Monday, 5 January 2009

A lean Scorpion V,5*** bites at the bottom but stings less at the top

After our holidays Ryan and I were keen on a climb which was longer and more memorable that the usual Norries affair. The reports said that ice was building and in the back of my mind I remembered that Scorpion was a 240 m V,5 ice route on Carn Etchachan that had a sting in the tail. Everything suggested that this is a classic: Tom Patey’s first winter route on Carn Etchachan (joined by J.M. Taylor, A.G. Nicol and K.A. Grassick in December 1952), it is in Cold Climbs and the ‘sting in the tail’ sentence sticks in the mind. It is maybe because of the sting of the tail that probably few people attempt it even although there are many climbers that can climb V,5 without much of a problem.

On the 3rd of January we left Aberdeen at 6 am, which is late for such a big route, but had a speedy walk in and arrived at 10.30 at the bottom of Carn Etchachan. The first picture shows Ryan when Carn Etchachan and the Shelterstone appeared.

It all looked relatively lean but the turf was well frozen and there was a reasonable snow cover after an overnight snowfall. Here is a topo based on a photo when Adam and I did Route Major two years ago as I didn't get a good photo of the route this time round (we were initially unsure about the line).

Tricky mixed climbing started almost immediately and we found that when there is little ice then there is a lot of hard mixed climbing including some tech 6 moves.

Another Aberdonian team (Mark Mosgrove and Kevin Neal) was on Red Guard. This photo shows one of them eaten by the large chimney.

After the first pitch the subterranean crack follows which requires Caingorms style full body contact climbing. It will be tricky in any condition.

Ryan hooking for glory...

... and happy after a good struggle!

The following short overhanging wall on good holds is pumpy but the hooks and turf are helpful. We were looking forward to easier climbing but a very hard slab followed which probably has ice in good condition. It involved tenuous, delicate climbing with not so good hooks and very poor footholds on the slab plus not really trustworthy gear. Pumped, searching for a good hook and not much left in the tank I only found a Steinpull at the top which allowed a good reach for a less than perfect placement on turf and after a delicate pull up the hardest bit was over. This bit was for both of us harder than anything on Deep Throat which is given V,6. There was now a stretch of easier climbing on good frozen turf.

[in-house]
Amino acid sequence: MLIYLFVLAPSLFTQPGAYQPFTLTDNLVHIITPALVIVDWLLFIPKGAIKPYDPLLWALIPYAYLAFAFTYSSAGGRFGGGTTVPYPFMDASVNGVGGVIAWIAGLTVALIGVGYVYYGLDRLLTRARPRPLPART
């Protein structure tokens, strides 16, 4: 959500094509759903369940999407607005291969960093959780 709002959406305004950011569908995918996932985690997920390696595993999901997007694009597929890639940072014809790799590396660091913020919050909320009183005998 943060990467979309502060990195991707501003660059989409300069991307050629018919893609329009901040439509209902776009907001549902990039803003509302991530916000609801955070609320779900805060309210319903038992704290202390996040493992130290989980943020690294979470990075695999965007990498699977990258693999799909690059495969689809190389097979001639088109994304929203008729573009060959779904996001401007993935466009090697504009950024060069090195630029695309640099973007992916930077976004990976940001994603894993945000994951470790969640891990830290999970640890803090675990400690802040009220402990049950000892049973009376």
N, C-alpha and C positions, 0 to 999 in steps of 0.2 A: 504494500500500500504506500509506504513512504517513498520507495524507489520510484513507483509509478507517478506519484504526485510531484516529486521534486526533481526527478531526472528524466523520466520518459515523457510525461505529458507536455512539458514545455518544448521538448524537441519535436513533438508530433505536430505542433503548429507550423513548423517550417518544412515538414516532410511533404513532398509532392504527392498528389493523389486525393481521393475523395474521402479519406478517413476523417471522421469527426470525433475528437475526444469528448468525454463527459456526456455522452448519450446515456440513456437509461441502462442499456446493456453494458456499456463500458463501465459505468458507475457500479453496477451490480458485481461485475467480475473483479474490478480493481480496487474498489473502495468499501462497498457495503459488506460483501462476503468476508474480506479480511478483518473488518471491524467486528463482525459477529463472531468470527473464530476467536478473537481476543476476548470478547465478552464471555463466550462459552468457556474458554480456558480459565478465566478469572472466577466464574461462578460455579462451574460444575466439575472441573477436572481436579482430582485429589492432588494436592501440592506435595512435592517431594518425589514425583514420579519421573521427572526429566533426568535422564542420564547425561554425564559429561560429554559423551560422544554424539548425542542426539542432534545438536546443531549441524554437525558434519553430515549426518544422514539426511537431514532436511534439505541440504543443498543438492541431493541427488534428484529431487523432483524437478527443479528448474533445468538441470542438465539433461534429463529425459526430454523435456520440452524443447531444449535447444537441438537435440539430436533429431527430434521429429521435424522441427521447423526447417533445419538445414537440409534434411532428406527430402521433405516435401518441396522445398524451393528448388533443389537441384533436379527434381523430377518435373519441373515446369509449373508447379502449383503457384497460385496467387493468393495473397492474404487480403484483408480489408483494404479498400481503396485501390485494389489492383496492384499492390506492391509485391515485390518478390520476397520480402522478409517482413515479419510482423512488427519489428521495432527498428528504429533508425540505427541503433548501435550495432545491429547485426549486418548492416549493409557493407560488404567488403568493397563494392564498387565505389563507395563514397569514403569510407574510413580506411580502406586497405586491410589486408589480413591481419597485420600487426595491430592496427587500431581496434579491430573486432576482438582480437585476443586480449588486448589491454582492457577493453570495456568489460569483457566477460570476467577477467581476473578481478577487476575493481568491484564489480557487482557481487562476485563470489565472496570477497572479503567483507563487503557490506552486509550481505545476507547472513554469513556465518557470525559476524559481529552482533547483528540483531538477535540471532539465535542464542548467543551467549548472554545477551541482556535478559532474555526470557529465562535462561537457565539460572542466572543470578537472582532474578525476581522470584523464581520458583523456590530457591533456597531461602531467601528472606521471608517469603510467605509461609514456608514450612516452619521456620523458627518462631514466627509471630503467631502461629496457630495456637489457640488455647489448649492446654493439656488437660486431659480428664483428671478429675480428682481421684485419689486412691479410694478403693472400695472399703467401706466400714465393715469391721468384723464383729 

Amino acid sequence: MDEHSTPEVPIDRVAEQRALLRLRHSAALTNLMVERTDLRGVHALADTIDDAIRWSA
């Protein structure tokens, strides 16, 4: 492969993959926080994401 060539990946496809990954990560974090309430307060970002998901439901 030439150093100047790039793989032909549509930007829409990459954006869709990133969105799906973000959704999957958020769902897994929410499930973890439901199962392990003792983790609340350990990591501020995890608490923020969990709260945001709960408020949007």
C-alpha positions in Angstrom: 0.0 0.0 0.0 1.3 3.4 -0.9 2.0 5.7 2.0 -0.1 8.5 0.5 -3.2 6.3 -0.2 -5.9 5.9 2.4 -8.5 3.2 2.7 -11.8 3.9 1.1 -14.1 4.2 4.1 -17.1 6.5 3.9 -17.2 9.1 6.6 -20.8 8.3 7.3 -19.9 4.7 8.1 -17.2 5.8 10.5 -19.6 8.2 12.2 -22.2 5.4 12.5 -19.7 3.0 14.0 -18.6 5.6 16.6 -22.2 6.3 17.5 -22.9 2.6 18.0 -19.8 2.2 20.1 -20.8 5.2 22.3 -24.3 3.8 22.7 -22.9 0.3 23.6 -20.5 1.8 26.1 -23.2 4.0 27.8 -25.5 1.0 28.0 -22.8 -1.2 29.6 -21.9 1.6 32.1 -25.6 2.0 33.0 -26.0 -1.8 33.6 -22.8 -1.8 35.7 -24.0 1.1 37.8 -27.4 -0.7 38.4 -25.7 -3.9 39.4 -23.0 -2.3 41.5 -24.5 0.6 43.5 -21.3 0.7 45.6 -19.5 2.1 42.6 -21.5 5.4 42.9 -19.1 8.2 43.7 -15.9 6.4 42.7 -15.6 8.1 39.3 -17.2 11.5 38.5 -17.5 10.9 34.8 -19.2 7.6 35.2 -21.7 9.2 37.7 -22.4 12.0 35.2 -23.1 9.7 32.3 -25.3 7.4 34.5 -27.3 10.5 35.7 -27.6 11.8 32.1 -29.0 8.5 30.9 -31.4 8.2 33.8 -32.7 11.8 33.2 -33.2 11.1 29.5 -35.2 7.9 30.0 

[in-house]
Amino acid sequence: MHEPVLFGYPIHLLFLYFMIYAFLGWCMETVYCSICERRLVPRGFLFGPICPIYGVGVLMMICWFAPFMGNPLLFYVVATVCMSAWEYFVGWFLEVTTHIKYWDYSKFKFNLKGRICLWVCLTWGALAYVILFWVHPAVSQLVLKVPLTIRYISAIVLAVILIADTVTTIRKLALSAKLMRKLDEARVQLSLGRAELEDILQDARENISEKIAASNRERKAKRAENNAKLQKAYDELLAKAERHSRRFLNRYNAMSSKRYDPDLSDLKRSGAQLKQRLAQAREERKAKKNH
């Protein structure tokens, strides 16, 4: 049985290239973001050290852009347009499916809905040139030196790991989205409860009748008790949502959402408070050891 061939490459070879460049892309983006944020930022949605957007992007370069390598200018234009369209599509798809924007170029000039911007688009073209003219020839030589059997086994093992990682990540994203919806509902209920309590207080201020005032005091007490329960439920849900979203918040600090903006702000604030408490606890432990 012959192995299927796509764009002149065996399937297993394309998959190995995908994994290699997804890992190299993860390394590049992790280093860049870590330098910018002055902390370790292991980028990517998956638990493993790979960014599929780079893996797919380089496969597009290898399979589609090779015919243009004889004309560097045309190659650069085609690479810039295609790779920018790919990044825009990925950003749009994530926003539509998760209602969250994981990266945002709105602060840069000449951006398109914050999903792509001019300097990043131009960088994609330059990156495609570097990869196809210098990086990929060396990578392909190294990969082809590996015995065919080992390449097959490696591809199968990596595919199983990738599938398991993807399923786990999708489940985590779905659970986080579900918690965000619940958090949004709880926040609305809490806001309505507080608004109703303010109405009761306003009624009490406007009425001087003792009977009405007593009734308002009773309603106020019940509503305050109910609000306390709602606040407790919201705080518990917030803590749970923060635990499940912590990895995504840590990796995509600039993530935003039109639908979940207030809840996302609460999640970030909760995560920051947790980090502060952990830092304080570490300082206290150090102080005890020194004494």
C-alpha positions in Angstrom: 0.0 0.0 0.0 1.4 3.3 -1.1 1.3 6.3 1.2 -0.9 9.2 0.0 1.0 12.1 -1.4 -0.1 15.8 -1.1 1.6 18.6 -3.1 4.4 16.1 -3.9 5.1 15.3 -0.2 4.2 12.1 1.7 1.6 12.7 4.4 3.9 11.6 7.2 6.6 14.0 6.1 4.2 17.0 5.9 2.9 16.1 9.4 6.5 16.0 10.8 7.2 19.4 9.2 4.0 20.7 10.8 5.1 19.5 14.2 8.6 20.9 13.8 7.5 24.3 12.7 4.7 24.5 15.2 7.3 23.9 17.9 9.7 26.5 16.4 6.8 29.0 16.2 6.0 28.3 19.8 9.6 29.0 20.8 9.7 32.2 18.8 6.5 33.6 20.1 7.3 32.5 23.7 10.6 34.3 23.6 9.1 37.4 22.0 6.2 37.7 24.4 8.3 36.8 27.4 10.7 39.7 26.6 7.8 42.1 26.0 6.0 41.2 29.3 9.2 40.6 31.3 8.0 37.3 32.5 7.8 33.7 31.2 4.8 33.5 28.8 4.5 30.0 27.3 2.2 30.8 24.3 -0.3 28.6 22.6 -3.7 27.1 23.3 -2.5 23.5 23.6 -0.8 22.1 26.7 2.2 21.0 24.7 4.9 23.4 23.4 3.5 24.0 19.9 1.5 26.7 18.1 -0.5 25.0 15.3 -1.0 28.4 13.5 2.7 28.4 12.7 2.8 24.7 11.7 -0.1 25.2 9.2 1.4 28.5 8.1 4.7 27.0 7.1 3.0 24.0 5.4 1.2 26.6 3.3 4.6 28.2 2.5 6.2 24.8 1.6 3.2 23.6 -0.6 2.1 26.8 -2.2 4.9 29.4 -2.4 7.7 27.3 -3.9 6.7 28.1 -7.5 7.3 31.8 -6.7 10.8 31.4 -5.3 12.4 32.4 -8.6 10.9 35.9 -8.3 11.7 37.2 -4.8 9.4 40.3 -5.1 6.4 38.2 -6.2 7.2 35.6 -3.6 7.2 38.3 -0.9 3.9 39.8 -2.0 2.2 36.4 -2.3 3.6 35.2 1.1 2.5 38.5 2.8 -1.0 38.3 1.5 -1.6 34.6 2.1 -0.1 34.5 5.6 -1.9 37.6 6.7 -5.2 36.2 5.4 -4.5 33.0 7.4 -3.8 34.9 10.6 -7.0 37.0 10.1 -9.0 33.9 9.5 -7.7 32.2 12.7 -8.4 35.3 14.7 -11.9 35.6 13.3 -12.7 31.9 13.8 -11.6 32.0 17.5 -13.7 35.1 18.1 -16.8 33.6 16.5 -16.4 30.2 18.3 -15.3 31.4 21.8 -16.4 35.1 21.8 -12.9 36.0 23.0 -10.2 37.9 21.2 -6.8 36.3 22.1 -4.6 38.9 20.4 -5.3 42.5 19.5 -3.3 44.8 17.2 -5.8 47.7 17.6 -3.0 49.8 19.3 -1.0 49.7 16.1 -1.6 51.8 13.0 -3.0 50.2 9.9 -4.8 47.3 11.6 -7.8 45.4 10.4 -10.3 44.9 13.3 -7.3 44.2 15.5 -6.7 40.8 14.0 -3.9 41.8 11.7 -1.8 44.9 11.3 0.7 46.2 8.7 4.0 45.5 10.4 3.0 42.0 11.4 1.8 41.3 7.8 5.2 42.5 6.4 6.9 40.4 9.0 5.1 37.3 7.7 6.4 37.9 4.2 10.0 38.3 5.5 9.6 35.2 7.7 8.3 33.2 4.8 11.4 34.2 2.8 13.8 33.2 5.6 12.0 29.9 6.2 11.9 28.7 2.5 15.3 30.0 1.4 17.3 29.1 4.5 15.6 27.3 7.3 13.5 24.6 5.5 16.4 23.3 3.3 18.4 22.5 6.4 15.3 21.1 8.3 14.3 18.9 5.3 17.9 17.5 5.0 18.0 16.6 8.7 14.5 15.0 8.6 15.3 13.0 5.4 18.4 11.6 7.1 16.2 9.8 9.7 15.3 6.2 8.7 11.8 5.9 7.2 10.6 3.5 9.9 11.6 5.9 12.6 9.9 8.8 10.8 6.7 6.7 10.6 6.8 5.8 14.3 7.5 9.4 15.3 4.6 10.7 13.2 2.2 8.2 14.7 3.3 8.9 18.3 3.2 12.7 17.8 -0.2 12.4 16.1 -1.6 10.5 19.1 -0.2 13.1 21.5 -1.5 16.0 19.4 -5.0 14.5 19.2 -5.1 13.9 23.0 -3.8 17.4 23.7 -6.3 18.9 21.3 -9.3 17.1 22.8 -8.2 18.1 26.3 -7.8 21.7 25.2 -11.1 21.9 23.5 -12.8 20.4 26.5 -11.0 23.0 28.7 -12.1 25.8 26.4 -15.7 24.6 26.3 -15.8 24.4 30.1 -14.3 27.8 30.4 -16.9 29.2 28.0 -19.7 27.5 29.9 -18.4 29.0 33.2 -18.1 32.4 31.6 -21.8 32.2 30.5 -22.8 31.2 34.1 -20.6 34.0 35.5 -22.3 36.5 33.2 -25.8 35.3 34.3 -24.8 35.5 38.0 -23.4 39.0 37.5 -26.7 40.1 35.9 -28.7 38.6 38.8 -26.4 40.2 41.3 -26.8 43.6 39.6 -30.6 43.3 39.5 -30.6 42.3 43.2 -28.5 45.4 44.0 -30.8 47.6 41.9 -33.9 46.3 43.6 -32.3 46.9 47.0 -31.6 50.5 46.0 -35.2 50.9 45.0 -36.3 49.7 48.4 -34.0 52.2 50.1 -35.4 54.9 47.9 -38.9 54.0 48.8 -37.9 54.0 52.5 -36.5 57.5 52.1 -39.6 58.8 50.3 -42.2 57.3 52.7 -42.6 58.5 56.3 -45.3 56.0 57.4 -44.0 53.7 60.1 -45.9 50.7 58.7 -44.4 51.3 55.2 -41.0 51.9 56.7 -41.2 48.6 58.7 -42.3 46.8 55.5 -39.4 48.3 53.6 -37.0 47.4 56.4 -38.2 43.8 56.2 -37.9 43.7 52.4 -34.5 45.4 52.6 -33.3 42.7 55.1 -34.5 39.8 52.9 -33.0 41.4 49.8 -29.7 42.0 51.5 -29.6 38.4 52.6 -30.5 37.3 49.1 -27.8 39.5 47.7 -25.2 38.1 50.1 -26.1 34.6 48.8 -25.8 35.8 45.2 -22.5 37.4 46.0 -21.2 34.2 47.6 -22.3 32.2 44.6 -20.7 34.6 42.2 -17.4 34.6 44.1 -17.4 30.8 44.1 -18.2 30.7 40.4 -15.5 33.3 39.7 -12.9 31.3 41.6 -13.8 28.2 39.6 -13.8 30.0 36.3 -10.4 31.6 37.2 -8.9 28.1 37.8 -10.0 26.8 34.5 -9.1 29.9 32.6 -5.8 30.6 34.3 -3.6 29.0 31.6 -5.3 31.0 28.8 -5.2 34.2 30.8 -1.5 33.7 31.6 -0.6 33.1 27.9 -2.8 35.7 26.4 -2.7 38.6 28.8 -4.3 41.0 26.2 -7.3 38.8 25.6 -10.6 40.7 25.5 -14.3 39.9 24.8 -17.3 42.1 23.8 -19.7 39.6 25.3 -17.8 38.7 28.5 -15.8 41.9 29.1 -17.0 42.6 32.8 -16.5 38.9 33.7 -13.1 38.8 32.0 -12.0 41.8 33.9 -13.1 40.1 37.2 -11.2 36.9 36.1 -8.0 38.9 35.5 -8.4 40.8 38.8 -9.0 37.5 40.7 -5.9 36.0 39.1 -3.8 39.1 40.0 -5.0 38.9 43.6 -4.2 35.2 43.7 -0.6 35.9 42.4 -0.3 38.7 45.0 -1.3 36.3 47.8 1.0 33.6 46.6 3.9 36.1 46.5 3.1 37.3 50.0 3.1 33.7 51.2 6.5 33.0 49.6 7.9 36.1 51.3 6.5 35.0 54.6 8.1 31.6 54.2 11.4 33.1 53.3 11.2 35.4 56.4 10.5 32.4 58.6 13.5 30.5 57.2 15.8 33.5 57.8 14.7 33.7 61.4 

After that we reached the Scorpion gully which led to the 'sting in the tail'.

The guidebook says it is ‘either a hard ice pitch in lean conditions, but more commonly it is a problematical cornice’. Today it was the ice pitch but the gear was good and although the ice was brittle there were good footholds on the right wall. It was not too bad but still deserved tech 5. Some more climbing on sometimes good and sometimes sugary neve remained to the cul de sac at the end of the gully. Some tat was hanging from the vertical left wall as a reminder of the entertainment that can be had if the cornice is big (the guidebook says an escape on the left can be pegged; bring 10 pegs if you fancy that) but tonight the Scorpion finally showed some mercy and offered a balancy traverse to the right. Exposed, wobbly tiptoeing on sugary neve in the fading light got me to the steep right hand neve slope and I was much relieved when I found a so so runner behind a flake. After some more shuffling I bridged over to a bit of neve that was less steep and reached a tower at the top. Ryan had to climb with his headtorch and managed as a last effort to do this pitch quickly.

It is the route of the season so far for both of us and we compared it to a heavy weight 12 round boxing fight. If there was no history and we had to give it a grade in relation to other climbs then it would deserve in our opinion a VI,6 in these conditions. The difficulty is tech6 when compared to Belhaven, Deep Throat, Savage Slit, Guillotine, Honeypot, Sticil face (i.e. the tech 6 routes we have done). Also a VI because it is long and the difficulties in the lower bit are sustained plus the sting can be hard at the end. Certainly altogether more than point five or Sticil face where the difficulties are relatively short.

But it is a classic V,5 Patey route and will be that in good conditions (climable neve and snow ice most of the time and the cornice is not too much of a monster). However a guidebook sentence such as ‘aspirants might find that the Scorpion bites more at the bottom but stings less at the top in lean conditions’ might be good to add.

Friday, 2 January 2009

Germany, Chachlaig, Buachaille Etive Beag & 2009

After an intense semester especially for the Aberdeen MSc students (MSc in Molecular Exercise Physiology) and me the Christmas and Hogmanay break finally arrived on the 20th of December. It seemed that the rest of Aberdeen was also ready for the holiday (see the garden of one particularly keen Aberdonian below).
As in the previous year I turned my time in the flattest part of Germany into a training camp and managed to clock 140 km in 10 days. With that mileage the weight does not increase and the Christmas meal - we had duck - tastes twice as good!
On the 30th I flew back to Aberdeen via icy Paris and Ana and I drove to a hotel in Ballachulish to celebrate Hogmanay. After a great dinner by the Czech cook we met with Ryan and Forest in the Chachlaig Inn. Both had been drinking since 16.30 h (there is nothing else to do if you camp in winter!) and so we were unfortunately a bit too sober. Among the boozy fun talk I heard Ryan mention 'Smith's route' on the Ben. I thought he had done it and after conveying my most sincere congratulation to the 'Whillans of Aberdeen' and John it turned out that they just had a look at the route and actually climbed an easier gully line.